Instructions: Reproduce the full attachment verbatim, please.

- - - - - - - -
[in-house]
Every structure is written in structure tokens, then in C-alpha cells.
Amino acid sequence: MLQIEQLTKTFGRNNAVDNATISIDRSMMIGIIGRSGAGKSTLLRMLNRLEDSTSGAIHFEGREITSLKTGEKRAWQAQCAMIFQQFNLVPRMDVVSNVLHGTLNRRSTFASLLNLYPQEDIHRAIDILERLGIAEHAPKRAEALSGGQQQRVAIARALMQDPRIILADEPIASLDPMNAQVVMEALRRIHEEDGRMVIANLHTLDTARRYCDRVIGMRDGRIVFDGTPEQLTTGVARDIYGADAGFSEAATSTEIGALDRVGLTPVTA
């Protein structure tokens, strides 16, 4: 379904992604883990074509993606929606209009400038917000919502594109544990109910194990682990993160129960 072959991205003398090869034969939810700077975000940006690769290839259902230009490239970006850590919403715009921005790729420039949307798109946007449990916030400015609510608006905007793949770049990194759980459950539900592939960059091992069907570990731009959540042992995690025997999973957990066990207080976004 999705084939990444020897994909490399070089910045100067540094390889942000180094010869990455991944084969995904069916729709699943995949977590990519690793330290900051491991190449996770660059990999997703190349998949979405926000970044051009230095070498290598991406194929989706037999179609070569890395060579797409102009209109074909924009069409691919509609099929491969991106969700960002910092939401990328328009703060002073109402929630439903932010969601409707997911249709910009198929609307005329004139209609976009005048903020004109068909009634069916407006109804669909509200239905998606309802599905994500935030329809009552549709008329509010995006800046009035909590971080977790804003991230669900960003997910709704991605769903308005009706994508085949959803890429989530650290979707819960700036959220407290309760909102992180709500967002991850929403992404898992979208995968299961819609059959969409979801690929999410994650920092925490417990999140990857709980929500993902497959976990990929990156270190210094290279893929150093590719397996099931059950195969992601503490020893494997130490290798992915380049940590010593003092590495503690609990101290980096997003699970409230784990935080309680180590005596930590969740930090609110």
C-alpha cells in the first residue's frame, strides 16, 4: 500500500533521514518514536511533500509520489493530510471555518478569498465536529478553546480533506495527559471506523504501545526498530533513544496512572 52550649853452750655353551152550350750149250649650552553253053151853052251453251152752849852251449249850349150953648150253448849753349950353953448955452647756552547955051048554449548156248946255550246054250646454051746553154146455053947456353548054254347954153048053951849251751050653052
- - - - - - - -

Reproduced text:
[in-house]
Every structure is written in structure tokens, then in C-alpha cells.
Amino acid sequence: MLQIEQLTKTFGRNNAVDNATISIDRSMMIGIIGRSGAGKSTLLRMLNRLEDSTSGAIHFEGREITSLKTGEKRAWQAQCAMIFQQFNLVPRMDVVSNVLHGTLNRRSTFASLLNLYPQEDIHRAIDILERLGIAEHAPKRAEALSGGQQQRVAIARALMQDPRIILADEPIASLDPMNAQVVMEALRRIHEEDGRMVIANLHTLDTARRYCDRVIGMRDGRIVFDGTPEQLTTGVARDIYGADAGFSEAATSTEIGALDRVGLTPVTA
């Protein structure tokens, strides 16, 4: 379904992604883990074509993606929606209009400038917000919502594109544990109910194990682990993160129960 072959991205003398090869034969939810700077975000940006690769290839259902230009490239970006850590919403715009921005790729420039949307798109946007449990916030400015609510608006905007793949770049990194759980459950539900592939960059091992069907570990731009959540042992995690025997999973957990066990207080976004 999705084939990444020897994909490399070089910045100067540094390889942000180094010869990455991944084969995904069916729709699943995949977590990519690793330290900051491991190449996770660059990999997703190349998949979405926000970044051009230095070498290598991406194929989706037999179609070569890395060579797409102009209109074909924009069409691919509609099929491969991106969700960002910092939401990328328009703060002073109402929630439903932010969601409707997911249709910009198929609307005329004139209609976009005048903020004109068909009634069916407006109804669909509200239905998606309802599905994500935030329809009552549709008329509010995006800046009035909590971080977790804003991230669900960003997910709704991605769903308005009706994508085949959803890429989530650290979707819960700036959220407290309760909102992180709500967002991850929403992404898992979208995968299961819609059959969409979801690929999410994650920092925490417990999140990857709980929500993902497959976990990929990156270190210094290279893929150093590719397996099931059950195969992601503490020893494997130490290798992915380049940590010593003092590495503690609990101290980096997003699970409230784990935080309680180590005596930590969740930090609110």
C-alpha cells in the first residue's frame, strides 16, 4: 500500500533521514518514536511533500509520489493530510471555518478569498465536529478553546480533506495527559471506523504501545526498530533513544496512572 52550649853452750655353551152550350750149250649650552553253053151853052251453251152752849852251449249850349150953648150253448849753349950353953448955452647756552547955051048554449548156248946255550246054250646454051746553154146455053947456353548054254347954153048053951849251751050653052